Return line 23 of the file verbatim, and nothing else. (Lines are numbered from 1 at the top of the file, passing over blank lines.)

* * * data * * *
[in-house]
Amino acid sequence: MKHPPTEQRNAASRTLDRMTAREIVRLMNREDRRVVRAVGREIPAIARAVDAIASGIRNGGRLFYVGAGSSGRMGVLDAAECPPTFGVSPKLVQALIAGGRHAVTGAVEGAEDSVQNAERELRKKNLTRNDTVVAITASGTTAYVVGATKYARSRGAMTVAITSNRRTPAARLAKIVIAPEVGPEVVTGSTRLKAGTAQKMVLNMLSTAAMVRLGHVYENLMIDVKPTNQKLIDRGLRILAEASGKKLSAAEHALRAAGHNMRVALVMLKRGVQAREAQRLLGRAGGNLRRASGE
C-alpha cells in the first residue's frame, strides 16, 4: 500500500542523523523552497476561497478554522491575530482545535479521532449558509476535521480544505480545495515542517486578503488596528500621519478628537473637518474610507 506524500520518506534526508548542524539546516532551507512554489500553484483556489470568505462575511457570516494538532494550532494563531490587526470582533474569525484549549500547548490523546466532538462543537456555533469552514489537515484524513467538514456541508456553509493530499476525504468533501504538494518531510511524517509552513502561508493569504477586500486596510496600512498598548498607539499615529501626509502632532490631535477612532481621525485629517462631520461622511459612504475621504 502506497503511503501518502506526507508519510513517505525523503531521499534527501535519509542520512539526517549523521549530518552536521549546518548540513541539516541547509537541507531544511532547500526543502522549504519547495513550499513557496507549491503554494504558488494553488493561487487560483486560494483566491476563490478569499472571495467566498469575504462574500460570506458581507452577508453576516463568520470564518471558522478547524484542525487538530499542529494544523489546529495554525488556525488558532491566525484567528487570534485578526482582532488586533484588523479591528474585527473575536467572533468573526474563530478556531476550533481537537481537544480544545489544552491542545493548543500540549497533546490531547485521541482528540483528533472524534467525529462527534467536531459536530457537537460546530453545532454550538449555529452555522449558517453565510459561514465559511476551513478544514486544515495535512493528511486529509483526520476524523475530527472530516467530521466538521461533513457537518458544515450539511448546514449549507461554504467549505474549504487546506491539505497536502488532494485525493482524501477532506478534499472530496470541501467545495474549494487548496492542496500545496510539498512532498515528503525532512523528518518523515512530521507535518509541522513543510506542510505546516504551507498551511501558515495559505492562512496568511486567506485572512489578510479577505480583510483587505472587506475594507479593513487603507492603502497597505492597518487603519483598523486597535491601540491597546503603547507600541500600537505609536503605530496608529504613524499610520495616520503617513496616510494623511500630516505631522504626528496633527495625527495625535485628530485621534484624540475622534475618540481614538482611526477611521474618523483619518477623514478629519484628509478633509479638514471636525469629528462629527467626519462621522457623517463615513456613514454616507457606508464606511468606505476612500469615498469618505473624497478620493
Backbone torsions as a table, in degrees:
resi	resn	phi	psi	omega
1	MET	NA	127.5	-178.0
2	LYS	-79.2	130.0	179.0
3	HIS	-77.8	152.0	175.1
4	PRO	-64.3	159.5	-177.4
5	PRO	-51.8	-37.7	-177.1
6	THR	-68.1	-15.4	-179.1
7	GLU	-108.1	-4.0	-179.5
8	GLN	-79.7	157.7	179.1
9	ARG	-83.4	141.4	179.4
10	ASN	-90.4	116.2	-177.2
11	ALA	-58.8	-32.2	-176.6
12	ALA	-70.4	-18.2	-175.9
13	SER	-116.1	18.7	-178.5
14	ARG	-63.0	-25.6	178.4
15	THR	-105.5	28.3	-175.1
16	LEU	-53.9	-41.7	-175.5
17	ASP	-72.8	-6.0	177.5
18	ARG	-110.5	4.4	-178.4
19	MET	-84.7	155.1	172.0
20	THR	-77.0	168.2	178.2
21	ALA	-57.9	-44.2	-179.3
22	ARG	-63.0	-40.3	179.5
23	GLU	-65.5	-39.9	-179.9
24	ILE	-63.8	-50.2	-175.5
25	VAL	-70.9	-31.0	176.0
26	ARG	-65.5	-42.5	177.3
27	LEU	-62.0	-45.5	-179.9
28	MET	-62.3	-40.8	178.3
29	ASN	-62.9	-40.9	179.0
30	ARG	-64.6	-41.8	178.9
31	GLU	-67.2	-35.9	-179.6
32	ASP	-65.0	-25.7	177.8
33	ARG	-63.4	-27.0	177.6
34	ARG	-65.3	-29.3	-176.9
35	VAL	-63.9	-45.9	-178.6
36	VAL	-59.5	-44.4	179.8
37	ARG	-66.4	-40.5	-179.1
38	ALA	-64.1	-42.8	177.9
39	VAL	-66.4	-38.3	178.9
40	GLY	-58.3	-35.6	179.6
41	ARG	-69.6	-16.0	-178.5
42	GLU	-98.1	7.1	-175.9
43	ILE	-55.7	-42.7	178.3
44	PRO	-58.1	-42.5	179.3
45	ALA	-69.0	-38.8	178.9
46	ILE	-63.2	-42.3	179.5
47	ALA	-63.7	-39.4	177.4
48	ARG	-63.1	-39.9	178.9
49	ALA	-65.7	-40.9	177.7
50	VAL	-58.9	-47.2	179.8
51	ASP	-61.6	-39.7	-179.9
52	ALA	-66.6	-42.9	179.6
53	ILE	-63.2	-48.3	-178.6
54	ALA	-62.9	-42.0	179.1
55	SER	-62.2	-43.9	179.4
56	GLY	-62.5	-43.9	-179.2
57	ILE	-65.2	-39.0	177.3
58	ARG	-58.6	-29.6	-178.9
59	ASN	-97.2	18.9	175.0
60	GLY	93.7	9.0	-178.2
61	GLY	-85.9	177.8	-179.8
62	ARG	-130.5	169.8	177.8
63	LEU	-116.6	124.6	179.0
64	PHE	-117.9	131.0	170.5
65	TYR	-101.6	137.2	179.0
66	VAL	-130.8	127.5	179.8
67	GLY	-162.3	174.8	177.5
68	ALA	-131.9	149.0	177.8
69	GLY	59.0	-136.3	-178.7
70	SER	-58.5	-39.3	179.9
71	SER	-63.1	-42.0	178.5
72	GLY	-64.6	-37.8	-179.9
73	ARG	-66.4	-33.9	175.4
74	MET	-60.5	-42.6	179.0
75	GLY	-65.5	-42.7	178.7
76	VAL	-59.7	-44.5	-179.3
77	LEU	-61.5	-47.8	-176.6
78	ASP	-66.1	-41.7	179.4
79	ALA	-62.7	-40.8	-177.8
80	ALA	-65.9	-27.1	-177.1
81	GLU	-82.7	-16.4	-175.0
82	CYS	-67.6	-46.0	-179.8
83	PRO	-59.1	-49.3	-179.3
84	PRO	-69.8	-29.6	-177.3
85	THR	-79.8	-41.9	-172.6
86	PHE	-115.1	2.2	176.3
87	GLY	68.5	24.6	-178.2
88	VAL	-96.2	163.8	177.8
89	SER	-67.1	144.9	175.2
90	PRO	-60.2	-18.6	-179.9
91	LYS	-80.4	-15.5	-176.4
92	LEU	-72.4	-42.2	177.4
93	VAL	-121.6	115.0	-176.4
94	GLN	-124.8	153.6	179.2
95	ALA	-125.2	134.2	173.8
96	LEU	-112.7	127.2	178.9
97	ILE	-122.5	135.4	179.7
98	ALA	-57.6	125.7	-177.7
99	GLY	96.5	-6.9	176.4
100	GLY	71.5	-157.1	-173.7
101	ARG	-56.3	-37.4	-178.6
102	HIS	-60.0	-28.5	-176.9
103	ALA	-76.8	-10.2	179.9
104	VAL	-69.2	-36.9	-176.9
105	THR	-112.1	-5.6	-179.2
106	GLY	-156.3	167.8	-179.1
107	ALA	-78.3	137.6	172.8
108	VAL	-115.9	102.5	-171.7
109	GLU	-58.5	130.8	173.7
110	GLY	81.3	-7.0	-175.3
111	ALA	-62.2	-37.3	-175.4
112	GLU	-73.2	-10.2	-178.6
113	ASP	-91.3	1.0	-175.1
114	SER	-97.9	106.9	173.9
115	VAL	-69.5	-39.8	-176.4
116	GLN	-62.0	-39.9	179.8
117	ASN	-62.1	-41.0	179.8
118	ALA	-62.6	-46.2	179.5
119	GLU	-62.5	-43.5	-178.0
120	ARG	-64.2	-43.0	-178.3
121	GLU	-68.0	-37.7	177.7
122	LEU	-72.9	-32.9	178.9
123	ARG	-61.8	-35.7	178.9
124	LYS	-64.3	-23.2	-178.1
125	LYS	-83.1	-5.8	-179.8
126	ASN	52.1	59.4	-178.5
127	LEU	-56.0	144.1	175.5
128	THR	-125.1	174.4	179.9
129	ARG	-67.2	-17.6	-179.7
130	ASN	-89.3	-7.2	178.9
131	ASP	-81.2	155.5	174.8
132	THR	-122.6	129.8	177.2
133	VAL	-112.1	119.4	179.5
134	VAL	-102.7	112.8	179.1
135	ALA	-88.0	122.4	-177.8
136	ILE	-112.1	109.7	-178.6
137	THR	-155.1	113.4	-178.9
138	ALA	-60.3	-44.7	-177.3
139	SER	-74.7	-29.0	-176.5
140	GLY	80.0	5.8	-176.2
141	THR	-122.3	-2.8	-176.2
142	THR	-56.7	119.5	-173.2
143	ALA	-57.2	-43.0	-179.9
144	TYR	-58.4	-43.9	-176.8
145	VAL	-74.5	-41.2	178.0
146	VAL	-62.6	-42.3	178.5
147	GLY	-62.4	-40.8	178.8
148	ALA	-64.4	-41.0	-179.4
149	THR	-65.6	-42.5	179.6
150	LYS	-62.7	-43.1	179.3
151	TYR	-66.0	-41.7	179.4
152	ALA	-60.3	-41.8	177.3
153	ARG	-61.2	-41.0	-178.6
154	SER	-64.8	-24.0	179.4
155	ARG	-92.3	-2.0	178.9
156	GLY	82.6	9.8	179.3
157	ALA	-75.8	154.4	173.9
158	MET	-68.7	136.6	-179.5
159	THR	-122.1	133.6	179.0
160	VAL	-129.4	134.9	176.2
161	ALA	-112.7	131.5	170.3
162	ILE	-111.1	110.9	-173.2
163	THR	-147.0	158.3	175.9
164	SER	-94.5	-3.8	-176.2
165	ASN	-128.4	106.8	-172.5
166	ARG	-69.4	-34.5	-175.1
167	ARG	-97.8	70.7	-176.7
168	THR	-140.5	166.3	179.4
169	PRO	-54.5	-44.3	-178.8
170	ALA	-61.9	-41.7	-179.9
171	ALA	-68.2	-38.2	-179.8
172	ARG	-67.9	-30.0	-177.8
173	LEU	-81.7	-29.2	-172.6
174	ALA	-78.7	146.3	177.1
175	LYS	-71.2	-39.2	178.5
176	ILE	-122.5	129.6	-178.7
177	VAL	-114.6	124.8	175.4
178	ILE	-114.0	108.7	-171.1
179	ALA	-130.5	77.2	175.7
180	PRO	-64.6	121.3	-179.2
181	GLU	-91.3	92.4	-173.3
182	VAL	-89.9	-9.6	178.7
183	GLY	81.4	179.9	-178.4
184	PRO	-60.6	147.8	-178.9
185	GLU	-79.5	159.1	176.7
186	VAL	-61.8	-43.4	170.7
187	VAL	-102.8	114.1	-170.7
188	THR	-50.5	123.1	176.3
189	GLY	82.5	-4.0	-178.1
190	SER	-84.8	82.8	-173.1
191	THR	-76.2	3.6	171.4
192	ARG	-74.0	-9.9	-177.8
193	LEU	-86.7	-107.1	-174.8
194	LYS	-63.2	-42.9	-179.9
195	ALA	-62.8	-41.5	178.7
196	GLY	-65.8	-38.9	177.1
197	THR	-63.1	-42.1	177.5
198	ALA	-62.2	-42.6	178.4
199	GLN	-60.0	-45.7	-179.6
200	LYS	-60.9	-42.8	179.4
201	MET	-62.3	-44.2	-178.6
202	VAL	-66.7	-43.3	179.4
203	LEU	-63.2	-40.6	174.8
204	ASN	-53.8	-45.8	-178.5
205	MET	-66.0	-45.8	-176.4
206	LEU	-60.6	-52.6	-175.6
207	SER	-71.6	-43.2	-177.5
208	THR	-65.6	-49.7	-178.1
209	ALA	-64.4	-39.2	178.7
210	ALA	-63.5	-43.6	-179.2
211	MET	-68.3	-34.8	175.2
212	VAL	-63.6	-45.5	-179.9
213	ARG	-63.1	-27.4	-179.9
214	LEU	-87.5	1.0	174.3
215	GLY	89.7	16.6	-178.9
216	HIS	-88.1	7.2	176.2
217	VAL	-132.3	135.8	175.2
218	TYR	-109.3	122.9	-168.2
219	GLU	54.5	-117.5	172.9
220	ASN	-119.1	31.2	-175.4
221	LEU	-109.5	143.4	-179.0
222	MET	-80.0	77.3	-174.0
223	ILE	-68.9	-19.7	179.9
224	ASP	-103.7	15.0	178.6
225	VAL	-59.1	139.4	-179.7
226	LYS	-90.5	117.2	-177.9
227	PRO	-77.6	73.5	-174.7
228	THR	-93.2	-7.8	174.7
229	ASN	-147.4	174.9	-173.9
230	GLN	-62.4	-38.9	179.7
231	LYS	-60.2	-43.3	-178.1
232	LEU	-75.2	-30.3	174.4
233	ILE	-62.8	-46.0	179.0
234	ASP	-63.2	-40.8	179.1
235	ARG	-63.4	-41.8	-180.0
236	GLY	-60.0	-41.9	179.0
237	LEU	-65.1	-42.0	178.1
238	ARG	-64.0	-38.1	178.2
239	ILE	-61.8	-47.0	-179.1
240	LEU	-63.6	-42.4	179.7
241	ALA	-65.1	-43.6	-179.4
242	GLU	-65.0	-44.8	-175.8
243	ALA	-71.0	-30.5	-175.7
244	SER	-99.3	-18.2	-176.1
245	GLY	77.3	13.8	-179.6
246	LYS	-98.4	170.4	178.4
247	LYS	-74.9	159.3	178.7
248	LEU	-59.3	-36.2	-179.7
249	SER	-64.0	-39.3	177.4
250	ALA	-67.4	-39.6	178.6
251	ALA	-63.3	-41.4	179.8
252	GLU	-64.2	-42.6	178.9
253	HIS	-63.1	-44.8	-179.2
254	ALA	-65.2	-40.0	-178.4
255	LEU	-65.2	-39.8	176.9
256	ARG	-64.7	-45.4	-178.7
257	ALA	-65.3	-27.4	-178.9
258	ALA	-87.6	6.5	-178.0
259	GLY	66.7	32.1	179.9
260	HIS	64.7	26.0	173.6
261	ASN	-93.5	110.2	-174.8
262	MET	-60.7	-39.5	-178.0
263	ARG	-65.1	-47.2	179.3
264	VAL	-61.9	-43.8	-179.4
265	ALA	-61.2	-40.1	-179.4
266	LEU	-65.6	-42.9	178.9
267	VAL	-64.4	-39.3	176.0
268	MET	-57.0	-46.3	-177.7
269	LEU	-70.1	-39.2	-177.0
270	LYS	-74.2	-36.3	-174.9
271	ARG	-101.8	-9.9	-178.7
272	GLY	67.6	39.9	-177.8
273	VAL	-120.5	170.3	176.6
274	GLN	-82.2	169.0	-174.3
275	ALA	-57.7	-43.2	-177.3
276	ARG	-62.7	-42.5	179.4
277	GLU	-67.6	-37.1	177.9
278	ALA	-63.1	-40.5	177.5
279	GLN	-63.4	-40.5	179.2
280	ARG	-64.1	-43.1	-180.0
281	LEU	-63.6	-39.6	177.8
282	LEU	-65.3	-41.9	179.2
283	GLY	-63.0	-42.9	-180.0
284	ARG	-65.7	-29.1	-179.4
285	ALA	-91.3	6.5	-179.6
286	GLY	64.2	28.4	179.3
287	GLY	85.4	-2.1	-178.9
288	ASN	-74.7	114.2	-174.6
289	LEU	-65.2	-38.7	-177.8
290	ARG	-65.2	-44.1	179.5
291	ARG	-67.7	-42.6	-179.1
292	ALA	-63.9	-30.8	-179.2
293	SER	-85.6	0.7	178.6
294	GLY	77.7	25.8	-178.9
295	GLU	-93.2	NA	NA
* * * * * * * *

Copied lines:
18	ARG	-110.5	4.4	-178.4